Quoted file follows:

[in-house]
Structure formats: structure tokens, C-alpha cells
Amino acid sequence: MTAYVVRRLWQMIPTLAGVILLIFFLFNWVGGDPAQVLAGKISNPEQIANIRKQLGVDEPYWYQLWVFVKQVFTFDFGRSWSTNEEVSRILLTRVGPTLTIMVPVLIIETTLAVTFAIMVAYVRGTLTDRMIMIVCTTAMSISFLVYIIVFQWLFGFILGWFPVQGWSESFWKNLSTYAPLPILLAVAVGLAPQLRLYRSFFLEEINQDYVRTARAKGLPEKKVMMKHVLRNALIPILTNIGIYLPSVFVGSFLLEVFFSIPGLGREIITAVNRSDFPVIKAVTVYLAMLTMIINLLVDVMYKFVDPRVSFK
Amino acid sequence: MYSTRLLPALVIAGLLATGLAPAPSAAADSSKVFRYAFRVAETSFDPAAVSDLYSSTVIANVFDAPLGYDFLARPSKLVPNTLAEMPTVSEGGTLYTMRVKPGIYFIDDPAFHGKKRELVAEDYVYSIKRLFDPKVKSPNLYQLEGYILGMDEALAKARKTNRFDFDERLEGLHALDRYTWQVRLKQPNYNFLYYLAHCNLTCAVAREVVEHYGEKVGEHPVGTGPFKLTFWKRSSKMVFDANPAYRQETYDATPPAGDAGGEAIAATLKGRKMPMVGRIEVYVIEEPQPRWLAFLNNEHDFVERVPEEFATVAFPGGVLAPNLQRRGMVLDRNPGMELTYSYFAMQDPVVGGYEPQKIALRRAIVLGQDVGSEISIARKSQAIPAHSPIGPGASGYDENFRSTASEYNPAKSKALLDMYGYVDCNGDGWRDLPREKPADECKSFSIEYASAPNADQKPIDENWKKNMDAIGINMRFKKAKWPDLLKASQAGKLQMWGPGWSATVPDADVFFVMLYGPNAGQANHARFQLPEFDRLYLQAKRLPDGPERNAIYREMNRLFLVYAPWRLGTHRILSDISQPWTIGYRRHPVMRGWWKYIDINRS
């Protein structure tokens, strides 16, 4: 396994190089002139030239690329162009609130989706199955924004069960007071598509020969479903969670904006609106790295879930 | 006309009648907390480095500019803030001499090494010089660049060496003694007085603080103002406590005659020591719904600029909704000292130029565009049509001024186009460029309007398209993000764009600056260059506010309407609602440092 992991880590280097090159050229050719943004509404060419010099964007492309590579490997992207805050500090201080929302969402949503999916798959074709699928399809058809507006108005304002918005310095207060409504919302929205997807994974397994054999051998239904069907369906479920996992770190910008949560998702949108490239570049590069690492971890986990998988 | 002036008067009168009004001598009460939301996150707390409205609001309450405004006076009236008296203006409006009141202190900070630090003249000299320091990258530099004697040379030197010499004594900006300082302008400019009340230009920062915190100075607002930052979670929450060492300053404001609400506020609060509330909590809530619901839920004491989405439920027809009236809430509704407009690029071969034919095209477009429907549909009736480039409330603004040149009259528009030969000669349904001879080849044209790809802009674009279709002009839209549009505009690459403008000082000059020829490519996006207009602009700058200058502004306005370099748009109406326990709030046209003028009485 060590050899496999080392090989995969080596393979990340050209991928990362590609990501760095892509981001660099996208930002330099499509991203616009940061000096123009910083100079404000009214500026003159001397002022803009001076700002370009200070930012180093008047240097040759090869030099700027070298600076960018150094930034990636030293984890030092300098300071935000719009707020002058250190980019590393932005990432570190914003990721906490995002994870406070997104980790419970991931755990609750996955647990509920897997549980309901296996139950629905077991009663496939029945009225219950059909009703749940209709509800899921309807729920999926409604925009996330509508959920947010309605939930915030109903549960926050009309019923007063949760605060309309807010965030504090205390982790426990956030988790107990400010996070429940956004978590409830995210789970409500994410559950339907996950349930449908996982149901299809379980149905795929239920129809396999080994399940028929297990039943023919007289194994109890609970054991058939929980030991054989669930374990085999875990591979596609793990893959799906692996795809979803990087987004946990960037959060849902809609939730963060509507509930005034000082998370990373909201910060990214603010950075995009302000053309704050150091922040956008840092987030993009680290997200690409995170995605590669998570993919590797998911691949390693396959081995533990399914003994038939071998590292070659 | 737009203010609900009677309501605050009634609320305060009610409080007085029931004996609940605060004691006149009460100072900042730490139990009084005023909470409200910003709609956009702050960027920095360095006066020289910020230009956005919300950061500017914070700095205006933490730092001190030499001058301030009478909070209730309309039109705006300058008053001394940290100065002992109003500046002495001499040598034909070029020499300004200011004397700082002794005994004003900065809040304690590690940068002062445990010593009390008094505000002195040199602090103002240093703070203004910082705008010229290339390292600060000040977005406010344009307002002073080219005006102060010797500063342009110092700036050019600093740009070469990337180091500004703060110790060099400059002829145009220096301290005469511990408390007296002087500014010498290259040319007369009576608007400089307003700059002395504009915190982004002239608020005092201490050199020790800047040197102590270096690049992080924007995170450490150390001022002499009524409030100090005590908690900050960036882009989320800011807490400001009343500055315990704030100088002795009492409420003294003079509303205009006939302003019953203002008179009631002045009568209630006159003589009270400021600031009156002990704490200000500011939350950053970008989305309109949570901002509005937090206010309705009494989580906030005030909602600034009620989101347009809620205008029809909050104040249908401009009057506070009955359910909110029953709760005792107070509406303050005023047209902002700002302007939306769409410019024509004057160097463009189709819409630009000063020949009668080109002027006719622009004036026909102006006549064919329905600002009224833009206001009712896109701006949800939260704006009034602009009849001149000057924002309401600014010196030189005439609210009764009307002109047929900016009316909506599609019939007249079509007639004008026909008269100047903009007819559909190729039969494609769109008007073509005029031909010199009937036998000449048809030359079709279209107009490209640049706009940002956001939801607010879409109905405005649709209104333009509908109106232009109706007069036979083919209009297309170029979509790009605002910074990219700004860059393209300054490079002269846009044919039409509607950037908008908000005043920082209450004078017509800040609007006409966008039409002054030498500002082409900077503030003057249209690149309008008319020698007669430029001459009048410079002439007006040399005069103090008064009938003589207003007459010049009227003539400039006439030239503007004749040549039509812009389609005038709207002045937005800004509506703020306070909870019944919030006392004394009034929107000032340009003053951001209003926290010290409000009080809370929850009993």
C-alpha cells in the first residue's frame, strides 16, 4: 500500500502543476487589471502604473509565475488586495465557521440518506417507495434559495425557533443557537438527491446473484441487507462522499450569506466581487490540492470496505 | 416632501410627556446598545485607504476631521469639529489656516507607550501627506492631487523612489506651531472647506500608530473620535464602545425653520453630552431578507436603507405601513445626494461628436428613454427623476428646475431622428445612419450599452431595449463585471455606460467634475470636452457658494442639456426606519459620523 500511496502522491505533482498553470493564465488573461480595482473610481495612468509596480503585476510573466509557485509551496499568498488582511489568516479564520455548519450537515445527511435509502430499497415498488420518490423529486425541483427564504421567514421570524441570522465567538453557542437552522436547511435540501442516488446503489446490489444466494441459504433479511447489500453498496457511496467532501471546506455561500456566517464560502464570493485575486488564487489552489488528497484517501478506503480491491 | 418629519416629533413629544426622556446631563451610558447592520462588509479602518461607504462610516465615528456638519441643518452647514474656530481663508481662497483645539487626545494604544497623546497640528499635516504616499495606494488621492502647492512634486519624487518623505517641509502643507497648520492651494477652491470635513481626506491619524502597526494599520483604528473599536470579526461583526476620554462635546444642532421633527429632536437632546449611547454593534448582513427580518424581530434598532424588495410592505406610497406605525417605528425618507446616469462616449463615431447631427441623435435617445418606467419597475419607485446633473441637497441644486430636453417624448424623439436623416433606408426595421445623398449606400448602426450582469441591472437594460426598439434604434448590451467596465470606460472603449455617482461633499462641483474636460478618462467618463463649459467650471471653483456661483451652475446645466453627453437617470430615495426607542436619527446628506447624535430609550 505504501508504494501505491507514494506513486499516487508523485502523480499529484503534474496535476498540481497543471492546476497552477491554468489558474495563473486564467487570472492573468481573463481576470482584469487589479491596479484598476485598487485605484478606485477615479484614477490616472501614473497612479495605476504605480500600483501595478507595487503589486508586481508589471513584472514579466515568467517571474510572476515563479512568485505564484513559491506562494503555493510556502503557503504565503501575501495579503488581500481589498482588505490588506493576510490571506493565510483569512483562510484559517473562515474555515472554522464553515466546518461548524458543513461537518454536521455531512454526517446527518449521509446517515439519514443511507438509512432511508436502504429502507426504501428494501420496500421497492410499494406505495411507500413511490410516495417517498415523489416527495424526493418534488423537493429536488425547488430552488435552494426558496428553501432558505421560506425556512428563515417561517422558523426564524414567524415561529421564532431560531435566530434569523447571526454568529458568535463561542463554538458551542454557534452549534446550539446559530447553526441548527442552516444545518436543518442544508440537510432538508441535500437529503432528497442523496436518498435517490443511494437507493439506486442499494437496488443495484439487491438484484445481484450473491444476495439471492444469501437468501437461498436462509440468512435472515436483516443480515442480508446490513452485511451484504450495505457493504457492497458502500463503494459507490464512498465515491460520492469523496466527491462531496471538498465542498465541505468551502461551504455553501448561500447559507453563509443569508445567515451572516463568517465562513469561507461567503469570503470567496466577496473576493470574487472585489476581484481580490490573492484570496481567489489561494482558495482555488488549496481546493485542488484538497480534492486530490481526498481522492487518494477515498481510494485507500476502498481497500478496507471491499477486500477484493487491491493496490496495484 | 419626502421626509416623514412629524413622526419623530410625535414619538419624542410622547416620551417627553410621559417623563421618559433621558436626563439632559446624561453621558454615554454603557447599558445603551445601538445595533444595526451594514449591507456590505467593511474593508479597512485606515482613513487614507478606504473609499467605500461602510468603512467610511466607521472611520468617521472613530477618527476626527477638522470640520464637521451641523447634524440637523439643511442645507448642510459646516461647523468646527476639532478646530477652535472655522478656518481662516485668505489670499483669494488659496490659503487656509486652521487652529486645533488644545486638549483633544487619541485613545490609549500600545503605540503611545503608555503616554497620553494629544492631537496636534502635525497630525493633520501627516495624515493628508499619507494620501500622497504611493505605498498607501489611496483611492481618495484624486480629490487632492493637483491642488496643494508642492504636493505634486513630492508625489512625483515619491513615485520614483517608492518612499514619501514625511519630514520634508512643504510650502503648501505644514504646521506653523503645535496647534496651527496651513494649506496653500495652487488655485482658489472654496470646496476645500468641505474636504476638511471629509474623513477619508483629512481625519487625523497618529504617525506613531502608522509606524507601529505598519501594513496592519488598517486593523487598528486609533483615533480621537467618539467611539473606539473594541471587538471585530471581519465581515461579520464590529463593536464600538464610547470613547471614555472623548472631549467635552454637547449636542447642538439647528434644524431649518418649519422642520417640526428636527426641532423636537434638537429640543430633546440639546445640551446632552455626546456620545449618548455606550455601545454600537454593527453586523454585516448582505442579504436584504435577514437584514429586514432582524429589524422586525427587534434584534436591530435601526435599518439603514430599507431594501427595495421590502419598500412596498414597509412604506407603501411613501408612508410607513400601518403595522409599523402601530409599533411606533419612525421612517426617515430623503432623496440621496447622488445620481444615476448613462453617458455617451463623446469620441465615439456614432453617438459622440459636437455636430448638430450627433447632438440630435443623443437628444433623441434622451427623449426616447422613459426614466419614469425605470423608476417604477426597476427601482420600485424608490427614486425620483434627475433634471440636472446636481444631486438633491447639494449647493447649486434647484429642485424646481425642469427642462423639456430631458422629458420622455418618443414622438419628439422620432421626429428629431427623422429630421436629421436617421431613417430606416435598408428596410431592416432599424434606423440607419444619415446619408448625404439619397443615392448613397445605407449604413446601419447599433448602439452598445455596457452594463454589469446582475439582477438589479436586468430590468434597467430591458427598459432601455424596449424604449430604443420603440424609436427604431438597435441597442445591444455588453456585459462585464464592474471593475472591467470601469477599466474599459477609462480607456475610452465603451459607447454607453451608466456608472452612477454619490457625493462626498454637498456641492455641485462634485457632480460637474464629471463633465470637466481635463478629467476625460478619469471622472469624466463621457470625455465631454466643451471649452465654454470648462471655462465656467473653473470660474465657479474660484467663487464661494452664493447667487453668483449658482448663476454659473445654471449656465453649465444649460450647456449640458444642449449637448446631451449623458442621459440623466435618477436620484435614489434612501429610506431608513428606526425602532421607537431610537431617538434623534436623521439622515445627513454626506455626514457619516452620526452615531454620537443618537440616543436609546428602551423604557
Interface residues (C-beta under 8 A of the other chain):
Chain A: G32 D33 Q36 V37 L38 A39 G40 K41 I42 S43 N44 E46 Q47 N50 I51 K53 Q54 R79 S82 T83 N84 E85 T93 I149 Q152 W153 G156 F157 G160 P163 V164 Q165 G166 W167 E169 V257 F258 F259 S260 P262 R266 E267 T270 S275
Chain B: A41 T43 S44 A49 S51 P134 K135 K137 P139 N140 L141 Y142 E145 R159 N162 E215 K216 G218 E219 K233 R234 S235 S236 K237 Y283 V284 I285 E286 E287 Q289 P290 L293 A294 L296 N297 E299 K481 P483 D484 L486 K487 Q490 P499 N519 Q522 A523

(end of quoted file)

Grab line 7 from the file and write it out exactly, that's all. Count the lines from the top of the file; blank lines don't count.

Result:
Interface residues (C-beta under 8 A of the other chain):